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In Stafford, Virginia, more than 7,000 miles from the Hamid Karzai International Airport in Kabul, Afghanistan, an Illinois Army National Guard Soldier anxiously awaited reports on the status of his family as they made their way from Herat, Afghanistan to Kabul in August.
The ultimate goal was to get the Soldier’s family inside the Hamid Karzai International Airport in Kabul and aboard one of the flights leaving Afghanistan with Afghan refugees.
Thanks to the efforts of the Illinois National Guard, the National Guard Bureau in Washington, D.C., and several agencies within the intelligence community, the family of 2nd Lt. Fahim Masoud, an intelligence officer assigned to Company D, 766th Brigade Engineer Battalion, based in Bloomington, Illinois, is now being processed and vetted at Quantico, Virginia.
“My family had no intention of leaving Afghanistan,” Masoud said. “Once the Taliban started taking control of the country, I started getting quite worried.”
Masoud said he was hesitant to reach out to Maj. Gen. Rich Neely, of Springfield, the Adjutant General of Illinois and Commander of the Illinois National Guard, to ask if he would write a letter on his behalf as Taliban forces started capturing outlying areas as American troops began its withdrawal. But as the Taliban forces gained a stronger hold, Masoud contacted 1st Lt. Eileen Figueroa, of Springfield, Neely’s Aide-de-Camp, for help in talking to Neely.
“I asked Lieutenant Figueroa if she thought Major General Neely would be willing to draft a letter for me, such as was done for me by the South Carolina National Guard’s TAG,” Masoud said. “She spoke with Major General Neely to get his thoughts and he was immediately supportive.”
Neely said he didn’t hesitate in writing a letter on Masoud’s behalf.
“Lieutenant Masoud provided an invaluable service to the United States as a translator. He sought out that job and did it very well,” Neely said. “I wrote the letter to attest to his good character and the invaluable work he has done for not only the Illinois National Guard but for the U.S. Armed Forces in hopes it would help in the process of moving his family to safety.”
Masoud said Neely went above and beyond in writing the letter.
“Here I was, one of the most junior officers in the Illinois National Guard and he did this for my family,” Masoud said.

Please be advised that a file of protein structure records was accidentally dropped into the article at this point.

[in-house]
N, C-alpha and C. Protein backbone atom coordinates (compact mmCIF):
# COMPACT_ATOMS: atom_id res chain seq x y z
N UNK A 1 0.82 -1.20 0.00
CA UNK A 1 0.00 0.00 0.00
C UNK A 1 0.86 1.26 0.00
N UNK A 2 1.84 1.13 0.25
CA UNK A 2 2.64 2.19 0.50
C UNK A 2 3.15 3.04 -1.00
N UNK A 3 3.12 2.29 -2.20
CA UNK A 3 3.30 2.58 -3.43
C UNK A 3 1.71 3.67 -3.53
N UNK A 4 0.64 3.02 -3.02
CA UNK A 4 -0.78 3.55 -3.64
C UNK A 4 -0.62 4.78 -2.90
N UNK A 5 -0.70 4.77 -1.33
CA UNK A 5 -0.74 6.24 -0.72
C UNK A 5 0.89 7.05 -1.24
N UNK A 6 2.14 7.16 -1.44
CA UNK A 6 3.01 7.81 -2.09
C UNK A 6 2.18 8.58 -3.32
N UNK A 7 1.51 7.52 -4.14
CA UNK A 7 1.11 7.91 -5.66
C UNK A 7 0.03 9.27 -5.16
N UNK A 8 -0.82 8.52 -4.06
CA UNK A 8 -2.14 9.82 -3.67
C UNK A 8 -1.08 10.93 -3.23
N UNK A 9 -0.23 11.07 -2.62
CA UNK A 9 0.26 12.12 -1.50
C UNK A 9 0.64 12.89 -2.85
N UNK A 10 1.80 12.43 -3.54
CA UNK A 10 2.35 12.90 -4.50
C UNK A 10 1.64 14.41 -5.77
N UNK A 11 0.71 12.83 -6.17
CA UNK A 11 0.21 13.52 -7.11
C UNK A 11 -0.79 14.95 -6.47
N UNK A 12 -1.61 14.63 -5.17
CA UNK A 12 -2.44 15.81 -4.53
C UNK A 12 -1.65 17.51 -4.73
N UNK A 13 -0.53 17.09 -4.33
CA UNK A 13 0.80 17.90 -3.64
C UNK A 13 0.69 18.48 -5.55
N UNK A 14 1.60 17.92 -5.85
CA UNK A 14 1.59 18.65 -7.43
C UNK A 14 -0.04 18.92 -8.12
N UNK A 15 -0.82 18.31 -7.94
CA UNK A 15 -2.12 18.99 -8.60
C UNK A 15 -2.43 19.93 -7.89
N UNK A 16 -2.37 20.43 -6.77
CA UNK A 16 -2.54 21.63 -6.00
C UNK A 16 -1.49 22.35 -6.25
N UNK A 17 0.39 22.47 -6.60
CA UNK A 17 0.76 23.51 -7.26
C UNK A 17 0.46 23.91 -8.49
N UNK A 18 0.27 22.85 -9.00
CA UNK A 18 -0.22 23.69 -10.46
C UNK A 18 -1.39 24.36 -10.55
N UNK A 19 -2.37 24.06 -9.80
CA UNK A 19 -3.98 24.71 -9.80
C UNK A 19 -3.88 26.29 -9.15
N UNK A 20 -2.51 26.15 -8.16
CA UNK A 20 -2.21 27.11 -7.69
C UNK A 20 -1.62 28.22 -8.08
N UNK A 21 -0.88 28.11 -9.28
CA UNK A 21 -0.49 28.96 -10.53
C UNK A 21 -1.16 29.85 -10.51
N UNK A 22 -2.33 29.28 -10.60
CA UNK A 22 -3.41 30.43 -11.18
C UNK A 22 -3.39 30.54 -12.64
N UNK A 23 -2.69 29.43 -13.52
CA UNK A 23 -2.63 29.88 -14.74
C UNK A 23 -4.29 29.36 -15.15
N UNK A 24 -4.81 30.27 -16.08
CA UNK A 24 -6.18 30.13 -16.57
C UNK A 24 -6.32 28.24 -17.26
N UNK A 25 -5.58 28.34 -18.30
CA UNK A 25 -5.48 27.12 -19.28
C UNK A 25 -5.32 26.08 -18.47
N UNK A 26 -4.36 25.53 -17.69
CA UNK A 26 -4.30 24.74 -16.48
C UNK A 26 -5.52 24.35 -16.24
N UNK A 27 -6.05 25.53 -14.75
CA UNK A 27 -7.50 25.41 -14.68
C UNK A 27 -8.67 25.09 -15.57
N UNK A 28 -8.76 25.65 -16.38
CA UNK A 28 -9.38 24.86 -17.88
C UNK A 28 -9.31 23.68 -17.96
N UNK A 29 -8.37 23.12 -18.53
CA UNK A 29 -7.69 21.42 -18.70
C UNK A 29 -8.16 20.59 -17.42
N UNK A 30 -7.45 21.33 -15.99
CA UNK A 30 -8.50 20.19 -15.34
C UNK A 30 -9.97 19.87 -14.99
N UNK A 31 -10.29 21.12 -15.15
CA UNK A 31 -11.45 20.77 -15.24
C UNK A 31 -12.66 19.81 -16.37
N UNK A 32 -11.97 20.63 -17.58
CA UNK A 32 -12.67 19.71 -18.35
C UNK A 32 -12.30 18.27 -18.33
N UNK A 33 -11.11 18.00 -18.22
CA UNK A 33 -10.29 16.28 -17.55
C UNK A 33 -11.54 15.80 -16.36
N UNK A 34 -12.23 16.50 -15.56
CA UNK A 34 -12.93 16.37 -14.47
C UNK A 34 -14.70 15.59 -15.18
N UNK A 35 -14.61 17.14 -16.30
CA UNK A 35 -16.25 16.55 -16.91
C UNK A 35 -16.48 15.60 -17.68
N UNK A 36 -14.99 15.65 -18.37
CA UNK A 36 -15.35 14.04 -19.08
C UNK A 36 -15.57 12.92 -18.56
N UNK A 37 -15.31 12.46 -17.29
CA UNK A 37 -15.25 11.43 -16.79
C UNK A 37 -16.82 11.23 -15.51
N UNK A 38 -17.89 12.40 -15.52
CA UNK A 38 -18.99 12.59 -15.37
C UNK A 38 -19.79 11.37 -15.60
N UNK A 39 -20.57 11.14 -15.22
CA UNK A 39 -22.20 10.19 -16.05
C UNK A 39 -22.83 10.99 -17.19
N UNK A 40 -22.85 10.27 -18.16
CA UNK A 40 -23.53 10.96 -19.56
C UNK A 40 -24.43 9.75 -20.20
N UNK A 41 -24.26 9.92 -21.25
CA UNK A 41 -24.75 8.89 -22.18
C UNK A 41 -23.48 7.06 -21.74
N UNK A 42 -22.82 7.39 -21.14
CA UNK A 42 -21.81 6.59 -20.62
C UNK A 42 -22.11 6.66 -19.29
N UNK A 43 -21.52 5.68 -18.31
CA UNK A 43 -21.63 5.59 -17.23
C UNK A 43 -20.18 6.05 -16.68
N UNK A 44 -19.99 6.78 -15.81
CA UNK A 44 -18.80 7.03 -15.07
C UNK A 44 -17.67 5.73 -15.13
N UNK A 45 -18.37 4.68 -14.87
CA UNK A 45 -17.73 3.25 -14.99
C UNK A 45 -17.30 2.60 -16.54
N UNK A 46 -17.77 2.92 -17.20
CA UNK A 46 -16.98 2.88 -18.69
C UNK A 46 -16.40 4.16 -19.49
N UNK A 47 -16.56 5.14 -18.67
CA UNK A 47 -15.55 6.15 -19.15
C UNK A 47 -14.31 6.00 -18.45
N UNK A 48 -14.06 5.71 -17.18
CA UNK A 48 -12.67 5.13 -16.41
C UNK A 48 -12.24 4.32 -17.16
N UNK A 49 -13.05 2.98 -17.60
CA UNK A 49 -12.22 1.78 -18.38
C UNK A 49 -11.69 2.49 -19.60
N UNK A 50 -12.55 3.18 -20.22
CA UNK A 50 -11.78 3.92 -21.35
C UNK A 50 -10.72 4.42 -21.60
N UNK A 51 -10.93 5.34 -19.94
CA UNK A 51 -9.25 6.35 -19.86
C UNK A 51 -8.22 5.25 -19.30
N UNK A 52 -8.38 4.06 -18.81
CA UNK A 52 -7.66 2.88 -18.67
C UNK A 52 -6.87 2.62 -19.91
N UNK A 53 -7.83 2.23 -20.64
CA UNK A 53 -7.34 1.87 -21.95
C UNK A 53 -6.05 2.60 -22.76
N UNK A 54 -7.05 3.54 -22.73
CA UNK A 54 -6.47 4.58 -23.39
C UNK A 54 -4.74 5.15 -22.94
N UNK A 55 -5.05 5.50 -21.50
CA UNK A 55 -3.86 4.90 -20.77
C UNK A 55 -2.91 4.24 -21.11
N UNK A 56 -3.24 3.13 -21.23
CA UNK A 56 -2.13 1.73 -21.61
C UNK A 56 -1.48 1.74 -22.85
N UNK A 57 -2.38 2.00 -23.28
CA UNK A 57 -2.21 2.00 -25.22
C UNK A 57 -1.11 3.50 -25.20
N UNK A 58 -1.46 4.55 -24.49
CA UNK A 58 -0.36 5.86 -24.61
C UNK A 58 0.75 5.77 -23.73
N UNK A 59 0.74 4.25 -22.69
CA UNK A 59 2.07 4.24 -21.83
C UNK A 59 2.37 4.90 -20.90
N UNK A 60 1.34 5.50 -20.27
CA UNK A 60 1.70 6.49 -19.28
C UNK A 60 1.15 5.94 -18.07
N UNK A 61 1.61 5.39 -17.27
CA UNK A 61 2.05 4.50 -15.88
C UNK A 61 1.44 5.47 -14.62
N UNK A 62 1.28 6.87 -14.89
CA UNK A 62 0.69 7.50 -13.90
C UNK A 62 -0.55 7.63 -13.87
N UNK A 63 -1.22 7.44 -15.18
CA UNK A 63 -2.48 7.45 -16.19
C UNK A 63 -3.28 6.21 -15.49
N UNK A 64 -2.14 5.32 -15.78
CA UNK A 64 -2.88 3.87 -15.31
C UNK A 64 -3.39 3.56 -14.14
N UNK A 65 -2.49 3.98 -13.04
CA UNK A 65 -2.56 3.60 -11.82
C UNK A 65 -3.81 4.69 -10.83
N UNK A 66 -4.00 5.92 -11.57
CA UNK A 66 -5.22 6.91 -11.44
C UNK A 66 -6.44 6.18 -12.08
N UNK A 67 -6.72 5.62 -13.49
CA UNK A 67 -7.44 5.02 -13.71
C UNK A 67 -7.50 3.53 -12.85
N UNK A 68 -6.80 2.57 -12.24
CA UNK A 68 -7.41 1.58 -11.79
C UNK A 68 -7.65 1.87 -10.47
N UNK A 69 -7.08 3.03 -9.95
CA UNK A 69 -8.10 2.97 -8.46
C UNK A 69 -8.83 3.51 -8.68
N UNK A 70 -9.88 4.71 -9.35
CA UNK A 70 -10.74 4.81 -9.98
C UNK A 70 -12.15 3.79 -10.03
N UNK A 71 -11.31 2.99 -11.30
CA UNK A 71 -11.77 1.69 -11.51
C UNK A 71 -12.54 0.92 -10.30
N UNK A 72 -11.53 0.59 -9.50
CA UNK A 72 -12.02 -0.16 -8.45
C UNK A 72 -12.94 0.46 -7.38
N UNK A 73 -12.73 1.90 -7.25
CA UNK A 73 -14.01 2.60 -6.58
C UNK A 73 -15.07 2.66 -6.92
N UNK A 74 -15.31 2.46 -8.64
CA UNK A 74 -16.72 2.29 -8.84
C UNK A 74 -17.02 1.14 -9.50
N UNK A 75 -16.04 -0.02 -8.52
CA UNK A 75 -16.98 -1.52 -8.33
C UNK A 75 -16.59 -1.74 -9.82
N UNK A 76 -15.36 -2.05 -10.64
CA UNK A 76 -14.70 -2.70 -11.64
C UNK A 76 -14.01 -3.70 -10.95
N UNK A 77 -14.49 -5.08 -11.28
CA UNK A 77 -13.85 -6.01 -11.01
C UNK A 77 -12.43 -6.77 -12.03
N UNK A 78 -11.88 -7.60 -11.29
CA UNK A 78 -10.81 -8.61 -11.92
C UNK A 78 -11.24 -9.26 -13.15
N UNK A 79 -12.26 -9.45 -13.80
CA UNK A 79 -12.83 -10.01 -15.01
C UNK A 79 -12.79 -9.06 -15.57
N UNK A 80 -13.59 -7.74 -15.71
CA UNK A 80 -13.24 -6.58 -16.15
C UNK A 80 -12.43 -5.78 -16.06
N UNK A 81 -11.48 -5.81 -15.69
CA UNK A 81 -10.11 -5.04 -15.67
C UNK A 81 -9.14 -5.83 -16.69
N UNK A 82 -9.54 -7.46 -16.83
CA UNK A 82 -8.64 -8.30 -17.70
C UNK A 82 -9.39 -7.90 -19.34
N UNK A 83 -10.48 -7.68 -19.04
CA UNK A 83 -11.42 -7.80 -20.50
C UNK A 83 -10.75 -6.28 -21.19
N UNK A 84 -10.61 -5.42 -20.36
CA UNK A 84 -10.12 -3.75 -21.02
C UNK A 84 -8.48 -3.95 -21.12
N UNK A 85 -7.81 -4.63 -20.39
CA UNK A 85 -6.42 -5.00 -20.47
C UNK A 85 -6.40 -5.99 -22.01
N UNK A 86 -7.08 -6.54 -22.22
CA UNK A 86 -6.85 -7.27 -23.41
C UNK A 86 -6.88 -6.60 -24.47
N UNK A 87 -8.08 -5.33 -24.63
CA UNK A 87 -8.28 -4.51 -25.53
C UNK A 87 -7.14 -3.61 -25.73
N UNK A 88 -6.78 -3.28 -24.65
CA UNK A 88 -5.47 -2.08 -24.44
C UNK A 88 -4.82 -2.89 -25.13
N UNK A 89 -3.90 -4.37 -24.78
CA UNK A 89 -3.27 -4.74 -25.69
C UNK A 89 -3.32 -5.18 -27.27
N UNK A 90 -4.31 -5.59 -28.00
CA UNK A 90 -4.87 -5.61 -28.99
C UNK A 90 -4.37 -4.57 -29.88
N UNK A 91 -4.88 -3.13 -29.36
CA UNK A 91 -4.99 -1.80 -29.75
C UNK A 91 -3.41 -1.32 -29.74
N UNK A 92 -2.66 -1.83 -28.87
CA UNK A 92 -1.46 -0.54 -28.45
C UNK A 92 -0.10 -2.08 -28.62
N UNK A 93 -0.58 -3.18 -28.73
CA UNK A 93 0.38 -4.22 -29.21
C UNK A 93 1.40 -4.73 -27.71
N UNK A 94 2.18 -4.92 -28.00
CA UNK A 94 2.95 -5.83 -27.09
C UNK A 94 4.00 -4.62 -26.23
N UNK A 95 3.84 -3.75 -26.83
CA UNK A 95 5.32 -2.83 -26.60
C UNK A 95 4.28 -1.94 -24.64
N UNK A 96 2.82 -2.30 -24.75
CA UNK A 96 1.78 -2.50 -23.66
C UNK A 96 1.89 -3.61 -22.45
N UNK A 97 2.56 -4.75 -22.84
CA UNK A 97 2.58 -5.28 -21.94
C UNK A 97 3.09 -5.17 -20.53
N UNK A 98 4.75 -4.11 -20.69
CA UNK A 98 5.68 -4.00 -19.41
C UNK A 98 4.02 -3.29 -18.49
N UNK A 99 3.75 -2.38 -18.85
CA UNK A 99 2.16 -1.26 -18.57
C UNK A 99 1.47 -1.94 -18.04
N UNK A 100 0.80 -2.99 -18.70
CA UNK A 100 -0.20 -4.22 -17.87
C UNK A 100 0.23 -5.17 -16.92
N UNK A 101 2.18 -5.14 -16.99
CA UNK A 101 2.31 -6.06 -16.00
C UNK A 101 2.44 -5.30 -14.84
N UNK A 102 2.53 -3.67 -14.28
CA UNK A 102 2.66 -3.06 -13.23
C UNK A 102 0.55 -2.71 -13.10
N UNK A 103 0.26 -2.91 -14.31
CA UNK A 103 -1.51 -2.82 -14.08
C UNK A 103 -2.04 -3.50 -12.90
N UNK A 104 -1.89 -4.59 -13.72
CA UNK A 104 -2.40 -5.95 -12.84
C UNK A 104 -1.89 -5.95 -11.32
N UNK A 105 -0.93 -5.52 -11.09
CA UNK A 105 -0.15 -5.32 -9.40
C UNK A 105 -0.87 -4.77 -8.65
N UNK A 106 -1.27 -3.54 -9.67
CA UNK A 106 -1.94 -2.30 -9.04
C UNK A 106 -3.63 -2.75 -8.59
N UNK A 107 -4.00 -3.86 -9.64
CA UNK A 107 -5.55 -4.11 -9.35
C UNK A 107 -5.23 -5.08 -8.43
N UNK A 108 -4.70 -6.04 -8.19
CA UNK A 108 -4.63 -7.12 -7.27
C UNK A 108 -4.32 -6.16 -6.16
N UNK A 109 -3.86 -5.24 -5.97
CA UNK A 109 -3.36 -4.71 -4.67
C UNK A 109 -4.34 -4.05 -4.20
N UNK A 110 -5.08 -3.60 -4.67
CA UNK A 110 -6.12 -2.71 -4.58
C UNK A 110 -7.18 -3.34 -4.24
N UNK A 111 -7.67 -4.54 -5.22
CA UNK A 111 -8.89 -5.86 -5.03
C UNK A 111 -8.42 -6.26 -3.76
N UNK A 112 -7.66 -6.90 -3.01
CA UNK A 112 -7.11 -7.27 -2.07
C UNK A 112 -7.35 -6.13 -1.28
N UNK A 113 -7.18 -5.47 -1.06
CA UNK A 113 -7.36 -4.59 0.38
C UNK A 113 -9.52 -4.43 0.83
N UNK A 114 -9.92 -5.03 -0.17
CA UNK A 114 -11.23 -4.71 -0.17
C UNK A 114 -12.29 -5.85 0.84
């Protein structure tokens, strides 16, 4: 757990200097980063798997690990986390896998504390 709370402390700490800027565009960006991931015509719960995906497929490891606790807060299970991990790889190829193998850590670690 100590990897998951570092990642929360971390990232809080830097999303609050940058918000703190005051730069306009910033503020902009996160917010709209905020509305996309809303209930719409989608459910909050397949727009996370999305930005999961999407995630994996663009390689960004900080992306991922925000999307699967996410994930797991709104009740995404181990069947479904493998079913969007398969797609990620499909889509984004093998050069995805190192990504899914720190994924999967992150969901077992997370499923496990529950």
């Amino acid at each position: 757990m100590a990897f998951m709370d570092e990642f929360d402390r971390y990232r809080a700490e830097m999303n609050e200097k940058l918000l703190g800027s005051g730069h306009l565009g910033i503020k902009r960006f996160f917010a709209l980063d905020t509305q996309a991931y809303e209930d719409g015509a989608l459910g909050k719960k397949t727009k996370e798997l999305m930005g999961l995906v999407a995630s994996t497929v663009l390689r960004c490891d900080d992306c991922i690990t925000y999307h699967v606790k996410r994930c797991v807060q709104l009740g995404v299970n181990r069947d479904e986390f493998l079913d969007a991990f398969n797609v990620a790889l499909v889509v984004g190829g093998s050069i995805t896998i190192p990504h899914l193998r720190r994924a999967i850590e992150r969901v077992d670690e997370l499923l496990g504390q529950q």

Neely said that Masoud’s story is one of a kind.
“Lieutenant Masoud has a unique story to tell,” Neely said. “He worked as a translator for the U.S. military in Afghanistan, came to the United States to pursue educational opportunities and a dream to serve in the military, ultimately becoming a commissioned officer in the Illinois Army National Guard.”
Neely’s efforts to help Masoud extended far beyond writing a letter. Once the Afghan government fell and the Taliban took over, Neely sent a message to the Gen. Daniel R. Hokanson, Chief of the National Guard Bureau. The message was then forwarded to others in an effort to help Masoud.
Masoud, who began working as an interpreter for the U.S. Army at age 17, came to the United States in 2007 to fulfill two dreams – an education and to serve in the U.S. military. His first dream became reality when he graduated from Washington University in St. Louis. But it wasn’t until 2017 that Masoud would fulfill his second dream by enlisting in the Illinois Army National Guard.
Masoud said his work with the U.S. Army as an interpreter, coupled with his status in the Illinois National Guard and his civilian job as an intelligence analyst placed his family in danger. But it wasn’t until Kabul fell Aug. 15 that time became of the essence.
“They were in a safe house when Kabul was captured by the Taliban Aug. 15,” Masoud said. “Agencies within the intelligence community thought it would hold longer. When it fell, we knew the time had come to act and get them out.”
Masoud said on Aug. 26 he was put in touch with Col. Amanda Evans, the executive officer for Gen. Daniel R. Hokanson, Chief of the National Guard Bureau.
“We talked a couple times a day with daily updates on what was going on in Afghanistan and the efforts to get my family out safely,” Masoud said.
One morning, Masoud received an unexpected telephone call from Hokanson.
“He told me ‘we’re working on this situation’,” Masoud said. “He said he knew the commanding general of the 82nd Airborne Division and they’re on the ground in Kabul right now. That phone call really boosted my morale.”